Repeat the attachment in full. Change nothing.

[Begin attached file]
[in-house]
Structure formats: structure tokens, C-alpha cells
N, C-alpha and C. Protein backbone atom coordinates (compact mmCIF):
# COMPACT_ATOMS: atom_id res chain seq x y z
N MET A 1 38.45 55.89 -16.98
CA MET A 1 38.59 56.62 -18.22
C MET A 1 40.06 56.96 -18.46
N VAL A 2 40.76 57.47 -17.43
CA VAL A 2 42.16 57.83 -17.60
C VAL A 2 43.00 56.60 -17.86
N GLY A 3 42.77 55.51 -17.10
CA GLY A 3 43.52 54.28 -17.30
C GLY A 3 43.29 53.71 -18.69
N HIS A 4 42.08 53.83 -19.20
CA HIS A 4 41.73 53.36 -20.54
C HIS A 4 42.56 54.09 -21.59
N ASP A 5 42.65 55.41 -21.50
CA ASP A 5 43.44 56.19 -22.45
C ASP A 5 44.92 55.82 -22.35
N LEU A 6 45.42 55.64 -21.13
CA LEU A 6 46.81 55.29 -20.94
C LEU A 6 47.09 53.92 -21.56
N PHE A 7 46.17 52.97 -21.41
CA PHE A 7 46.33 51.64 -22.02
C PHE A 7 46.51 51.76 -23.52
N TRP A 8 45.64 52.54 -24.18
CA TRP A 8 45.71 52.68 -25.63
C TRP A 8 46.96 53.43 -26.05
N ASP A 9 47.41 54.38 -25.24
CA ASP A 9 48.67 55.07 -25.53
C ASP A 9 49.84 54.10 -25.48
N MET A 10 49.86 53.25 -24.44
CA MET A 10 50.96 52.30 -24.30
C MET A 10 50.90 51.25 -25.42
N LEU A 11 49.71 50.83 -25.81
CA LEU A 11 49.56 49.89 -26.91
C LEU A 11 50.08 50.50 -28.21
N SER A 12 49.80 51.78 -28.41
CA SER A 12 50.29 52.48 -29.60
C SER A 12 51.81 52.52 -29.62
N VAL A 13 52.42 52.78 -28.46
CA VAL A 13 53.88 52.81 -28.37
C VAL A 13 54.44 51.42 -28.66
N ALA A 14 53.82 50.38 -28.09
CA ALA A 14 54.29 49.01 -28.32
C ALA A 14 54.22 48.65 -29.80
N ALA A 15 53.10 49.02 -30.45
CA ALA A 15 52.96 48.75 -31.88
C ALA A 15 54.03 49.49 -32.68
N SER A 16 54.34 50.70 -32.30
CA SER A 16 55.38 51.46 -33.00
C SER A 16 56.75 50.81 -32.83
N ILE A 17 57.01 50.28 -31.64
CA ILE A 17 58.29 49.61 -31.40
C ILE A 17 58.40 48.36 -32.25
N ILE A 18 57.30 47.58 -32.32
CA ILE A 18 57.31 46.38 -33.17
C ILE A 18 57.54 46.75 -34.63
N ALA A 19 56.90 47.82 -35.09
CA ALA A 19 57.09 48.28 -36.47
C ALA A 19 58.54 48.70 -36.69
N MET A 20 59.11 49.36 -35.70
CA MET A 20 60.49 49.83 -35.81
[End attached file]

[in-house]
Structure formats: structure tokens, C-alpha cells
N, C-alpha and C. Protein backbone atom coordinates (compact mmCIF):
# COMPACT_ATOMS: atom_id res chain seq x y z
N MET A 1 38.45 55.89 -16.98
CA MET A 1 38.59 56.62 -18.22
C MET A 1 40.06 56.96 -18.46
N VAL A 2 40.76 57.47 -17.43
CA VAL A 2 42.16 57.83 -17.60
C VAL A 2 43.00 56.60 -17.86
N GLY A 3 42.77 55.51 -17.10
CA GLY A 3 43.52 54.28 -17.30
C GLY A 3 43.29 53.71 -18.69
N HIS A 4 42.08 53.83 -19.20
CA HIS A 4 41.73 53.36 -20.54
C HIS A 4 42.56 54.09 -21.59
N ASP A 5 42.65 55.41 -21.50
CA ASP A 5 43.44 56.19 -22.45
C ASP A 5 44.92 55.82 -22.35
N LEU A 6 45.42 55.64 -21.13
CA LEU A 6 46.81 55.29 -20.94
C LEU A 6 47.09 53.92 -21.56
N PHE A 7 46.17 52.97 -21.41
CA PHE A 7 46.33 51.64 -22.02
C PHE A 7 46.51 51.76 -23.52
N TRP A 8 45.64 52.54 -24.18
CA TRP A 8 45.71 52.68 -25.63
C TRP A 8 46.96 53.43 -26.05
N ASP A 9 47.41 54.38 -25.24
CA ASP A 9 48.67 55.07 -25.53
C ASP A 9 49.84 54.10 -25.48
N MET A 10 49.86 53.25 -24.44
CA MET A 10 50.96 52.30 -24.30
C MET A 10 50.90 51.25 -25.42
N LEU A 11 49.71 50.83 -25.81
CA LEU A 11 49.56 49.89 -26.91
C LEU A 11 50.08 50.50 -28.21
N SER A 12 49.80 51.78 -28.41
CA SER A 12 50.29 52.48 -29.60
C SER A 12 51.81 52.52 -29.62
N VAL A 13 52.42 52.78 -28.46
CA VAL A 13 53.88 52.81 -28.37
C VAL A 13 54.44 51.42 -28.66
N ALA A 14 53.82 50.38 -28.09
CA ALA A 14 54.29 49.01 -28.32
C ALA A 14 54.22 48.65 -29.80
N ALA A 15 53.10 49.02 -30.45
CA ALA A 15 52.96 48.75 -31.88
C ALA A 15 54.03 49.49 -32.68
N SER A 16 54.34 50.70 -32.30
CA SER A 16 55.38 51.46 -33.00
C SER A 16 56.75 50.81 -32.83
N ILE A 17 57.01 50.28 -31.64
CA ILE A 17 58.29 49.61 -31.40
C ILE A 17 58.40 48.36 -32.25
N ILE A 18 57.30 47.58 -32.32
CA ILE A 18 57.31 46.38 -33.17
C ILE A 18 57.54 46.75 -34.63
N ALA A 19 56.90 47.82 -35.09
CA ALA A 19 57.09 48.28 -36.47
C ALA A 19 58.54 48.70 -36.69
N MET A 20 59.11 49.36 -35.70
CA MET A 20 60.49 49.83 -35.81